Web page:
As pumpkin spice season dawns, there are still a number of promising titles on deck for the remainder of 2019 — “It: Chapter Two,” “Frozen 2” “Jumanji: The Next Level” to name a few — but Hollywood will have to rely on a whole lot of movies to resonate in order to assure studio executives that people do indeed still like going to the movies.
See full article at Variety »

Tiffany Haddish, Billy Crystal to Star in Comedy ‘Here Today’

  • Variety
Tiffany Haddish, Billy Crystal to Star in Comedy ‘Here Today’
Billy Crystal and Tiffany Haddish will star in and produce the independent comedy “Here Today,” with Crystal directing from a screenplay he co-wrote with Alan Zweibel.

“Here Today” is based on Zweibel’s short story “The Prize.” Crystal will portray a veteran comedy writer who is slowly but surely losing his grip on reality and befriends a talented young New York street singer, played by Haddish. Together, they form an unlikely friendship that kicks the generation gap aside and redefines the meaning of love and trust.

Rocket Science is handling international sales at the upcoming Toronto International Film Festival, while CAA will handle Us rights. Principal photography starts in New York in October.

Astute Films’ President Fred Bernstein made the announcement Wednesday. Besides Crystal and Haddish, producers are Bernstein, Zweibel and Dominique Telson. Rick Jackson, Claudine Marrotte and Samantha Sprecher will serve as executive producers. “Here Today” is a co-production between Astute Films,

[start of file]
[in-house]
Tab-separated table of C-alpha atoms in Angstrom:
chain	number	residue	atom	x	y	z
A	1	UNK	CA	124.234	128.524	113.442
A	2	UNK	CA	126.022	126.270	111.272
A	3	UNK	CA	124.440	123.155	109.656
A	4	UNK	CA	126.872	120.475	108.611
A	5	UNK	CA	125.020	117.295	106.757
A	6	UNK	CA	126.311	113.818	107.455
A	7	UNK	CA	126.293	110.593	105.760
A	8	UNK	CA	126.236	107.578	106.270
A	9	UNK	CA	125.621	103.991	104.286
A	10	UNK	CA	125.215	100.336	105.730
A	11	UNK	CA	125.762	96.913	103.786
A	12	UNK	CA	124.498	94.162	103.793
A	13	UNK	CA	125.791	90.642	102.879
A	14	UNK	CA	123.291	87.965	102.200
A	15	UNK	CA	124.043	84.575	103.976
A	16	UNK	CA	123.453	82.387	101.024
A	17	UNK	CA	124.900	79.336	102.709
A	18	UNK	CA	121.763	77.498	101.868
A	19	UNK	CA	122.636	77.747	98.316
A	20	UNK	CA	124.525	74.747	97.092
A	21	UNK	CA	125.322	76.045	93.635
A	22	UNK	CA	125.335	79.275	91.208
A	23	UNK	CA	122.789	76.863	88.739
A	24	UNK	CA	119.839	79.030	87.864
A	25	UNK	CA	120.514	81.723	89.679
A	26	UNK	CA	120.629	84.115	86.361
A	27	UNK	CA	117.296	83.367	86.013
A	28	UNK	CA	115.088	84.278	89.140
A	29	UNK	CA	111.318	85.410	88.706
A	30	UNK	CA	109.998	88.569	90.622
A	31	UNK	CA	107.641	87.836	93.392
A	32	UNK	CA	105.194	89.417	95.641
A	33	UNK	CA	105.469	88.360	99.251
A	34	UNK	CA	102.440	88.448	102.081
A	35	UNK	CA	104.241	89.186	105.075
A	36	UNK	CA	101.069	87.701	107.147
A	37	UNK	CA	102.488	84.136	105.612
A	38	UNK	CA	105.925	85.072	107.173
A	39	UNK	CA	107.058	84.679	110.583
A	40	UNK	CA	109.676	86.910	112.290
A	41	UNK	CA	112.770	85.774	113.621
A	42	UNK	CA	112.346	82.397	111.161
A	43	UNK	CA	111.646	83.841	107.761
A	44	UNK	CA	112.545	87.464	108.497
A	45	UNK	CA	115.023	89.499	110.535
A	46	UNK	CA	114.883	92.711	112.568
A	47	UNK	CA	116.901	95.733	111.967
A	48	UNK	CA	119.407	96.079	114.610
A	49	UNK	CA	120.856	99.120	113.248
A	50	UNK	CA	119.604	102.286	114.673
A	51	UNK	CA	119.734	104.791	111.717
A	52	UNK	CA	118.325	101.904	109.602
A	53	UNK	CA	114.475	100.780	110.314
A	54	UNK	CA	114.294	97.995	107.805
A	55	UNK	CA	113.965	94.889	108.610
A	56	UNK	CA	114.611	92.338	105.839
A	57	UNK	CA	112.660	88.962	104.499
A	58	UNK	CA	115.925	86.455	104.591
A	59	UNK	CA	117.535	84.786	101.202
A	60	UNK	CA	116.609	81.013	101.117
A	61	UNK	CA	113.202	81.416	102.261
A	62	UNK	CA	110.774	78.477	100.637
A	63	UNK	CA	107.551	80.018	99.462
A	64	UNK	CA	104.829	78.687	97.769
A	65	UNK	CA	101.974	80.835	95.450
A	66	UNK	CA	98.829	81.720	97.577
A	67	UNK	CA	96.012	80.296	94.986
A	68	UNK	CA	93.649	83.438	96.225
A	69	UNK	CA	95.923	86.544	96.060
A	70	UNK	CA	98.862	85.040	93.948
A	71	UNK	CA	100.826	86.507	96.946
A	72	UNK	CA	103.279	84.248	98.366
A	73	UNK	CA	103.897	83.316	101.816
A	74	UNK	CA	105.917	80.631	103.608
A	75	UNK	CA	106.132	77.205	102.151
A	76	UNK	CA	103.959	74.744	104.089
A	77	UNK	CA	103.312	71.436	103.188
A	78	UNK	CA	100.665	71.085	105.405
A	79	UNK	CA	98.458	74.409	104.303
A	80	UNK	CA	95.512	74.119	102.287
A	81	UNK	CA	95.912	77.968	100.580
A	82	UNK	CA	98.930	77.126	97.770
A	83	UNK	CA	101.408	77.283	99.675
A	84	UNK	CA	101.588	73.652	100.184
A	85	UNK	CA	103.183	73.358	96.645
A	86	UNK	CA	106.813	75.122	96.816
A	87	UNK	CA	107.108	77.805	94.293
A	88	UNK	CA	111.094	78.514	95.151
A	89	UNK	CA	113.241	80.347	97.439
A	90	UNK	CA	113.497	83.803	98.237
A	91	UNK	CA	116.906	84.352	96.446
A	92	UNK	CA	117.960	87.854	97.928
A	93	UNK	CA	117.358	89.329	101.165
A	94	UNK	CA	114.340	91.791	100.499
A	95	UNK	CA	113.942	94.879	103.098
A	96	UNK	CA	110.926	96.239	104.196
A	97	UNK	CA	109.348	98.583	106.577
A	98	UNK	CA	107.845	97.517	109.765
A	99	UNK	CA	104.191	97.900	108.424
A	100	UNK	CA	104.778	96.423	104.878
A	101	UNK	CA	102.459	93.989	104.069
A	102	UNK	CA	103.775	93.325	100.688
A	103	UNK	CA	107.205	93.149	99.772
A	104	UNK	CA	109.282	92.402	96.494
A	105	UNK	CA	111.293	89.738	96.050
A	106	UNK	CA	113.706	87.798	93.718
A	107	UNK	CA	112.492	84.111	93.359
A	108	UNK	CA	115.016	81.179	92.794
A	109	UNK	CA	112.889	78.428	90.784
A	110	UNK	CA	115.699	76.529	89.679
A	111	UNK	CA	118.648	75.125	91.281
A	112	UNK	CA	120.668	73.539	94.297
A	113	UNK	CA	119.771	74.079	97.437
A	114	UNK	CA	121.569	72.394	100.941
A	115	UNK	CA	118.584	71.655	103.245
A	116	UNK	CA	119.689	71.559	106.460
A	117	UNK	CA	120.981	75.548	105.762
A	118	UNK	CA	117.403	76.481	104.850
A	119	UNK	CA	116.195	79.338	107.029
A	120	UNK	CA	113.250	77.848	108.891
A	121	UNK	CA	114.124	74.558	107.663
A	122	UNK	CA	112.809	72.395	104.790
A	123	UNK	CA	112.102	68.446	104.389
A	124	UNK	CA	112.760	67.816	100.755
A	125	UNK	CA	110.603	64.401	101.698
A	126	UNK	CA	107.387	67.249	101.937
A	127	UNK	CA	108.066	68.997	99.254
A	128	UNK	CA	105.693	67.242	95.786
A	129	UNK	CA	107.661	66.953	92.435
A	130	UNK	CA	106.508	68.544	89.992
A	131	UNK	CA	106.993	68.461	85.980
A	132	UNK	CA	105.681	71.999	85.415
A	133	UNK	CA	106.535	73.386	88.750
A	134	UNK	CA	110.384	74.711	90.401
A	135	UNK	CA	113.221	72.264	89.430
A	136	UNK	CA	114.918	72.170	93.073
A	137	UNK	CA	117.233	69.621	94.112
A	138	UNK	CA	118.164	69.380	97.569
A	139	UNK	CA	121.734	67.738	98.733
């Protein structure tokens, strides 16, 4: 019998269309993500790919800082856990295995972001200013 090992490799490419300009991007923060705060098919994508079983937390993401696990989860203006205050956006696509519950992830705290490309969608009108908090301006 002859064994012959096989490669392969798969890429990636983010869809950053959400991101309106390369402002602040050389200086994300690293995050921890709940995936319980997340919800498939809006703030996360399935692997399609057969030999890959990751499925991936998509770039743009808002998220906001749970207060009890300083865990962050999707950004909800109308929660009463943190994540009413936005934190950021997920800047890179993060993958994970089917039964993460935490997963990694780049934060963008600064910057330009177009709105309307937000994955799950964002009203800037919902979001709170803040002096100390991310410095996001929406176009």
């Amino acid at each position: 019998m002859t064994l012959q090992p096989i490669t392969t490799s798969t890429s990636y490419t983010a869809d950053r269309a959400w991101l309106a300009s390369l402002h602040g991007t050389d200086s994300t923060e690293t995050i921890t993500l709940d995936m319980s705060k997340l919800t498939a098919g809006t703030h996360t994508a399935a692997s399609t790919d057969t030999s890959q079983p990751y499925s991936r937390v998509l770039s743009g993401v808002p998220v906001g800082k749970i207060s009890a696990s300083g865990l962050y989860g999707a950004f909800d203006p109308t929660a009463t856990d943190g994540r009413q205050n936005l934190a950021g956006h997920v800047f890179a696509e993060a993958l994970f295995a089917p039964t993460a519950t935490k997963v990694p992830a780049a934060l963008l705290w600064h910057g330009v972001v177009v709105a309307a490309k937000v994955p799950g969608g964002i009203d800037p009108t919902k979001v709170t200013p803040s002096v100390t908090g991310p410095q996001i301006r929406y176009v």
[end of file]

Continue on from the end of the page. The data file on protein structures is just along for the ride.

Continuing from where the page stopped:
See full article at Variety »

Tiffany Haddish & Billy Crystal Team For Comedy Feature ‘Here Today’ – Tiff

  • Deadline
Tiffany Haddish & Billy Crystal Team For Comedy Feature ‘Here Today’ – Tiff
Tiffany Haddish and Billy Crystal will star together in the Astute Films’ comedy Here Today, a project that the latter Saturday Night Live alum will co-write and direct.

Here Today is billed as a May/September romantic comedy – but without the romance. Crystal plays veteran comedy writer Charlie Berns, who is slowly but surely losing his grip on reality. He befriends a talented young New York street singer Emma Paige played by Haddish and they form an unlikely, touching friendship that defies the generation gap aside and redefines the meaning of love and trust.

Here Today marks Crystal’s eighth time directing and his third on a feature film following Mr. Saturday Night and Forget Paris, in which he also starred. Crystal directed the HBO film 61*, starring Barry Pepper and Thomas Jane in 2001 which earned him an Emmy and Director’s Guild Nomination as Best Director for a film made for television.